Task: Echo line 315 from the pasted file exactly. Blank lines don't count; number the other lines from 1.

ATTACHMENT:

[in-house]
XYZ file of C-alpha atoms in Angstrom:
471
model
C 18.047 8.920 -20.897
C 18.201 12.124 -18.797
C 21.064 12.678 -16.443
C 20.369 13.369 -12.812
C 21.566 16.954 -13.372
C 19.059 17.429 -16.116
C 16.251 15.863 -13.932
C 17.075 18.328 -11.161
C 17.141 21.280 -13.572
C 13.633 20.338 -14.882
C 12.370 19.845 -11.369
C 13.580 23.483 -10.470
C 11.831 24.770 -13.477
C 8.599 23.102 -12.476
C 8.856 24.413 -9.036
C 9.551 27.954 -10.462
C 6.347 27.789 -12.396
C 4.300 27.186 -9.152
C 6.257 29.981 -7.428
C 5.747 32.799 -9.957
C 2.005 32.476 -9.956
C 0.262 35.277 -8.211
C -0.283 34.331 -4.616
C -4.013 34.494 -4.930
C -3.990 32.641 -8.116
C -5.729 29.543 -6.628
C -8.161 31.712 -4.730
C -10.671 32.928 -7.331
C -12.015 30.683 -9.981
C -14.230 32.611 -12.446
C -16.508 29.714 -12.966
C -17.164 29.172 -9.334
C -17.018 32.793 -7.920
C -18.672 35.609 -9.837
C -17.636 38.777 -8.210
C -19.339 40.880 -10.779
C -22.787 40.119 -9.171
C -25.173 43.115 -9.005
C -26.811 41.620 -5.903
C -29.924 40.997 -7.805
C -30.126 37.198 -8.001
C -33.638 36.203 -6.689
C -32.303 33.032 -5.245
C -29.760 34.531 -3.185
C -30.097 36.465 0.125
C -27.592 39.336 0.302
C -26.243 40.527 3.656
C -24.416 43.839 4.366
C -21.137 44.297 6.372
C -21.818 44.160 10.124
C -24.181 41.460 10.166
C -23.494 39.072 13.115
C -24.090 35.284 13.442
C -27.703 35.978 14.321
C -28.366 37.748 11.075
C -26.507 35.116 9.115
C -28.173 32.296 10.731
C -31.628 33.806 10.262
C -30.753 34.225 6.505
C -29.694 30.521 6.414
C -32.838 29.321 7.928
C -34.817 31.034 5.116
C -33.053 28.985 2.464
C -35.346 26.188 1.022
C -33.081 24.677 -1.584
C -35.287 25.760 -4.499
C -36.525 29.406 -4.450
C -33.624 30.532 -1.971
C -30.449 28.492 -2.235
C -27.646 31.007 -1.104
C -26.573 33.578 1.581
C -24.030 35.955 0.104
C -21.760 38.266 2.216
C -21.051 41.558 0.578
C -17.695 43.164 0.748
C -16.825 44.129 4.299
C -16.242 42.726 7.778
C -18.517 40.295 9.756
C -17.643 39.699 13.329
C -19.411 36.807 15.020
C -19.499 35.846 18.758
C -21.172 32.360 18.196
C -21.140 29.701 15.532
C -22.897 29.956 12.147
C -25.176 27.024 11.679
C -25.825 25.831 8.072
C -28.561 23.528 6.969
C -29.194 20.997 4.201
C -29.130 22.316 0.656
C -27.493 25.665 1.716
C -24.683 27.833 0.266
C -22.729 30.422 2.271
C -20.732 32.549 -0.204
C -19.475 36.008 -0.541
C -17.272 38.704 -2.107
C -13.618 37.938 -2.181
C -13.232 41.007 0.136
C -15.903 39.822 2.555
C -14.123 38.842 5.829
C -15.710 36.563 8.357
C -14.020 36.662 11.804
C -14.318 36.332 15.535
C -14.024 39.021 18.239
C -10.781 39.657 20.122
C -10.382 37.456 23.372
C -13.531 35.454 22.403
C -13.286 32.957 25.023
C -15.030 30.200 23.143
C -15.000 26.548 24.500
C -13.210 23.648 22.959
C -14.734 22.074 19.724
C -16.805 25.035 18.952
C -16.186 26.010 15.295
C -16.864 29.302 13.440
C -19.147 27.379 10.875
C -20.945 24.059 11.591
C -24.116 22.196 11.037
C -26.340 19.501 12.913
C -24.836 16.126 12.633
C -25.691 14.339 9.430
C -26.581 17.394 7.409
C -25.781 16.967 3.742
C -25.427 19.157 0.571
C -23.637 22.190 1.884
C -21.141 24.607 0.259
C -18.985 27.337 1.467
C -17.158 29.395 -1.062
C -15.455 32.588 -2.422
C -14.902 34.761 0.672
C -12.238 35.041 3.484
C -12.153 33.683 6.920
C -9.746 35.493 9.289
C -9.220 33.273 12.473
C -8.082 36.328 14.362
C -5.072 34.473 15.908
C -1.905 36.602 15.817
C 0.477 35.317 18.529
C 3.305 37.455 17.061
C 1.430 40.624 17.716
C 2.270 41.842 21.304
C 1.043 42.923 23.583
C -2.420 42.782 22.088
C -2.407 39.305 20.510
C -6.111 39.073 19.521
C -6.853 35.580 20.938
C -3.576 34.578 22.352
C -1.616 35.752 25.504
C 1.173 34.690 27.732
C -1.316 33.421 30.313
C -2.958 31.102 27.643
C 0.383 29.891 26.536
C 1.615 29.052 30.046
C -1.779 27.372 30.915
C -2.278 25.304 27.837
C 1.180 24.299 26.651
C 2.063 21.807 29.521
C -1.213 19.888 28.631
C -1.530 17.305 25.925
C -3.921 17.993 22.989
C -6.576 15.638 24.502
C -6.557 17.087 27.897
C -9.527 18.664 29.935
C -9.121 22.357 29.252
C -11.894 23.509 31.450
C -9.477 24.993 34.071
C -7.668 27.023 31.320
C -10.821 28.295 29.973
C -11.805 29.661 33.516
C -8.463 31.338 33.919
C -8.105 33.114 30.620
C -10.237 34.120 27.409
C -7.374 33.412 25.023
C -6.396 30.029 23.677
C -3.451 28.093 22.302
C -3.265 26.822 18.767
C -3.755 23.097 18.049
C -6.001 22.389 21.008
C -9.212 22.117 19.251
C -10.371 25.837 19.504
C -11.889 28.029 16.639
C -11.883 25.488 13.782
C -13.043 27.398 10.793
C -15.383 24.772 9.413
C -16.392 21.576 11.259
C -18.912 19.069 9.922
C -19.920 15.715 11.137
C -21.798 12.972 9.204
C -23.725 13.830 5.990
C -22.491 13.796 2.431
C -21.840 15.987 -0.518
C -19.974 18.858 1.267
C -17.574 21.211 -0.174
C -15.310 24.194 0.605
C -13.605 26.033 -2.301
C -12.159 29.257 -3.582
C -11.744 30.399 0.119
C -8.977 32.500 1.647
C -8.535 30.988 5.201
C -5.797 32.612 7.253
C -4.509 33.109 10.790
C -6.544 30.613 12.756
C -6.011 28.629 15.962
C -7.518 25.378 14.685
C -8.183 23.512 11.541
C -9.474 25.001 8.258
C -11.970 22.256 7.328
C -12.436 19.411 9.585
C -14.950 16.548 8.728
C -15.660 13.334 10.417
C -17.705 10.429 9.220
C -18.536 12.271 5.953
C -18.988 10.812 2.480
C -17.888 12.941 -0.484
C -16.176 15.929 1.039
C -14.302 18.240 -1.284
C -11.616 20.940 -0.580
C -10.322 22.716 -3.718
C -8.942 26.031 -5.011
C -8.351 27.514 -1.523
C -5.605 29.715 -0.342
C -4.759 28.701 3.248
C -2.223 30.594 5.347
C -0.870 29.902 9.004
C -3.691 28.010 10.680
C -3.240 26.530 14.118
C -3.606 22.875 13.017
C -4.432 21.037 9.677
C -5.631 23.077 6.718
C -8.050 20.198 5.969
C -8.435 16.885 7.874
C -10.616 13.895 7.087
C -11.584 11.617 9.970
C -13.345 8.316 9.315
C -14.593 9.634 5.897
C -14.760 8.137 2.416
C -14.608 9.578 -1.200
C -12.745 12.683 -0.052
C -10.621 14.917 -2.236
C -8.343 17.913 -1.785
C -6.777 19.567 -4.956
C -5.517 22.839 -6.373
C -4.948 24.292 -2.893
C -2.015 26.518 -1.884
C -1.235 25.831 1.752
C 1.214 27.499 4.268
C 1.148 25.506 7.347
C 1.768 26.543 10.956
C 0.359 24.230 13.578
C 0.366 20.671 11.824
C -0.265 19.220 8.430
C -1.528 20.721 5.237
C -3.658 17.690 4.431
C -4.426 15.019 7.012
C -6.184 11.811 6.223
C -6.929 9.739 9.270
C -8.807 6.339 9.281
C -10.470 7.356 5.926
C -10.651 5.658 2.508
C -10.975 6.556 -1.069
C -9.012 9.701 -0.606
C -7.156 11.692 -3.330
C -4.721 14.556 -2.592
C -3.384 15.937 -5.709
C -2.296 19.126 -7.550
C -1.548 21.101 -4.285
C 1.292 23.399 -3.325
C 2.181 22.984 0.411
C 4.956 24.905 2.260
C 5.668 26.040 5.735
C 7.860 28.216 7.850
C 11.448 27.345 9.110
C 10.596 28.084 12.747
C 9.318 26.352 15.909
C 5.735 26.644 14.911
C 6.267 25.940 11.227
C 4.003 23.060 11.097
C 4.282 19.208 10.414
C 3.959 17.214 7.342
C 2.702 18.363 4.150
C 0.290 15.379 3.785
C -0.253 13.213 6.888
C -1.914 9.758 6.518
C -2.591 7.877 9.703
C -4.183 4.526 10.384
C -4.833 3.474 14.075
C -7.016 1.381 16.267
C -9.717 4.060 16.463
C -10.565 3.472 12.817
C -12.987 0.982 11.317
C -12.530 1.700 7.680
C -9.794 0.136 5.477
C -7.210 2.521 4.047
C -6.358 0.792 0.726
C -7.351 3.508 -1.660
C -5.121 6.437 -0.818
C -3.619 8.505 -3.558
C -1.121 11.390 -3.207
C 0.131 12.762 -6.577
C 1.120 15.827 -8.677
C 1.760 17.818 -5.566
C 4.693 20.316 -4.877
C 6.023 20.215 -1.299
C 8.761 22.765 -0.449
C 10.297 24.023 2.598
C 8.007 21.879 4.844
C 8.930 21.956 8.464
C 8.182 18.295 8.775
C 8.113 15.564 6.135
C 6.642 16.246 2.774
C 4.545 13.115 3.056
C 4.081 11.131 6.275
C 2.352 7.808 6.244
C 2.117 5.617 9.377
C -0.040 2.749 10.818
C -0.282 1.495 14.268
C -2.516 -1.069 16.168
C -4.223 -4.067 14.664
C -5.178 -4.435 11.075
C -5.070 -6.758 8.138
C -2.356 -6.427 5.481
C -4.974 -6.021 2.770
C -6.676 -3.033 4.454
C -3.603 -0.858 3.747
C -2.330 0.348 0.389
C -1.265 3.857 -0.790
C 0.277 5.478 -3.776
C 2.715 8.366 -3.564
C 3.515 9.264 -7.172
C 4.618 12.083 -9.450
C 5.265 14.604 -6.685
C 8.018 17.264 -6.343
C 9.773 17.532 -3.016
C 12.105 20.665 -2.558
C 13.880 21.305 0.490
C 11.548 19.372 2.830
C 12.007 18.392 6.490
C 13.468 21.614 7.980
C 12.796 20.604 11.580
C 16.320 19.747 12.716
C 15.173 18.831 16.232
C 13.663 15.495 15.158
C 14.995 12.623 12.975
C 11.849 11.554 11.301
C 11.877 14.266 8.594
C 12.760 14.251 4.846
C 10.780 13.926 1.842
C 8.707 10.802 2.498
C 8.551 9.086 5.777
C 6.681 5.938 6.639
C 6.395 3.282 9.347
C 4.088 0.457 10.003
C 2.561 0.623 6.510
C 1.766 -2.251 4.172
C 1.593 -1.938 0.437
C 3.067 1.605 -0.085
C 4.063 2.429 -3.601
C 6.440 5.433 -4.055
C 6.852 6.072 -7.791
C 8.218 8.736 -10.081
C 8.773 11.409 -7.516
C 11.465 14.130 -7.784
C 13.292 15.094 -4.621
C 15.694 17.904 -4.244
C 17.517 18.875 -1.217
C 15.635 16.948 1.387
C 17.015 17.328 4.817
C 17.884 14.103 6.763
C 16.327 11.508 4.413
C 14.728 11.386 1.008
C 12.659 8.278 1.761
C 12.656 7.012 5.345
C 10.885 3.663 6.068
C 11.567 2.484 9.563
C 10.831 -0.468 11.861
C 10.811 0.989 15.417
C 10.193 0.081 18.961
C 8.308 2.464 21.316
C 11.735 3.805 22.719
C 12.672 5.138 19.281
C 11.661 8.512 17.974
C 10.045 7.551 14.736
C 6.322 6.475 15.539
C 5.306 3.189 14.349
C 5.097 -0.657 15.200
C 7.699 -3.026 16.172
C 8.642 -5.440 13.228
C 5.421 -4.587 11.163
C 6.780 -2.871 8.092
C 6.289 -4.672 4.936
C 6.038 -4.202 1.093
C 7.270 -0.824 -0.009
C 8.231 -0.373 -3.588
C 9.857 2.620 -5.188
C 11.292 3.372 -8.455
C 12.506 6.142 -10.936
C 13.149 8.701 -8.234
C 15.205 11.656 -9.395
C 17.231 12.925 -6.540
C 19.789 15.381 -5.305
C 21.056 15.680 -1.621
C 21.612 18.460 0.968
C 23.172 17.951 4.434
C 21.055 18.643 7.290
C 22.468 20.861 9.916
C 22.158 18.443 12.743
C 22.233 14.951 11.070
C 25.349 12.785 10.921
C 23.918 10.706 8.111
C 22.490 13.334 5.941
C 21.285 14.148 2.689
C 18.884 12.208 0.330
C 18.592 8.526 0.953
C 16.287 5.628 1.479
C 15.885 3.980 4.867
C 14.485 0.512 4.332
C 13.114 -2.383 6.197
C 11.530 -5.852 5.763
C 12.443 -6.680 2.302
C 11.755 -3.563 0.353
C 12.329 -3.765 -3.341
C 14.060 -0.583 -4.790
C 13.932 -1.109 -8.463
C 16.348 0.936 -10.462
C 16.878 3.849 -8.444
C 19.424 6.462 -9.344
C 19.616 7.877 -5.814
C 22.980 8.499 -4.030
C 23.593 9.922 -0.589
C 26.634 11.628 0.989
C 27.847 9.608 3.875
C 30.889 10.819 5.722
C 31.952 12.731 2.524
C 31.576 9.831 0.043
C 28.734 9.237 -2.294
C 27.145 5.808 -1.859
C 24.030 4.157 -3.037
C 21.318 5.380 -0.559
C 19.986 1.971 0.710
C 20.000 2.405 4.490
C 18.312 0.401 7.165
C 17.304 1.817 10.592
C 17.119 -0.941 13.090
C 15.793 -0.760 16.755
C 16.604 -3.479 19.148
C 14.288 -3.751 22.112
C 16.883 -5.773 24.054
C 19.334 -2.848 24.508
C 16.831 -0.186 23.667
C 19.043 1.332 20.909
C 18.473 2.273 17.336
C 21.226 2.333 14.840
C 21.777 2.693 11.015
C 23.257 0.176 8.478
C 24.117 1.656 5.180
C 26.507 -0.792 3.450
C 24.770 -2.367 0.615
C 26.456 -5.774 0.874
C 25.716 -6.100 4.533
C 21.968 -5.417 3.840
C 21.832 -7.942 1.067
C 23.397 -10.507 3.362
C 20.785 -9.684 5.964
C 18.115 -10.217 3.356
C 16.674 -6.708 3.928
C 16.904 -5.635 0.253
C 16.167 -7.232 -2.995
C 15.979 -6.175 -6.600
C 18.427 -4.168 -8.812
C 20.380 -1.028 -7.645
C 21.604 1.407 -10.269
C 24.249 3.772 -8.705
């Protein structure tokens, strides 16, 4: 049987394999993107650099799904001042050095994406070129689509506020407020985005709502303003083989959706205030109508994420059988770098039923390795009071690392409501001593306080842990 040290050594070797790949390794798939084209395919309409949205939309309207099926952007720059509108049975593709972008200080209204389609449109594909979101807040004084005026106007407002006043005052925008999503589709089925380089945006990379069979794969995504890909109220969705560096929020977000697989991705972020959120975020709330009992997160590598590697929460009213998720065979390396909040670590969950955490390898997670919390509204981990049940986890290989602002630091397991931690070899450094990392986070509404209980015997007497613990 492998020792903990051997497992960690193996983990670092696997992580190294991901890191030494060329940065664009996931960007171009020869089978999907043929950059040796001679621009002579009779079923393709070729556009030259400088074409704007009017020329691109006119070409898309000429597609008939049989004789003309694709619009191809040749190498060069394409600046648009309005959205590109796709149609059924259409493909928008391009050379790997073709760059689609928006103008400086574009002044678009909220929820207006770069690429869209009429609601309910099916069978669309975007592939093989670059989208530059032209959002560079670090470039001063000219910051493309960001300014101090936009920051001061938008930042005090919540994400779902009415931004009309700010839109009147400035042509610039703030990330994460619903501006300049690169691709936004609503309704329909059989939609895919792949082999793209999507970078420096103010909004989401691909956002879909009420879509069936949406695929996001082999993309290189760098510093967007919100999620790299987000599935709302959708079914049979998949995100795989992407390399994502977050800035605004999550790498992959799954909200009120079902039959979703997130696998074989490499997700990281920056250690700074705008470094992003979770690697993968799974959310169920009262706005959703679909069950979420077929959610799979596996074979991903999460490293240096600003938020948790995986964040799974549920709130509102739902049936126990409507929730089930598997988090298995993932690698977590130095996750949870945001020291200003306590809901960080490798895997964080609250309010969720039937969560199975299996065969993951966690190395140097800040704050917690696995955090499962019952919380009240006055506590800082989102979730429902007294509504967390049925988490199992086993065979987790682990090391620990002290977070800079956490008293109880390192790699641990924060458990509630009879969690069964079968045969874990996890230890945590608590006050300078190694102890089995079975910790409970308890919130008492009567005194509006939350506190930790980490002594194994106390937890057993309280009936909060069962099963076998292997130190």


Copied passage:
C 4.081 11.131 6.275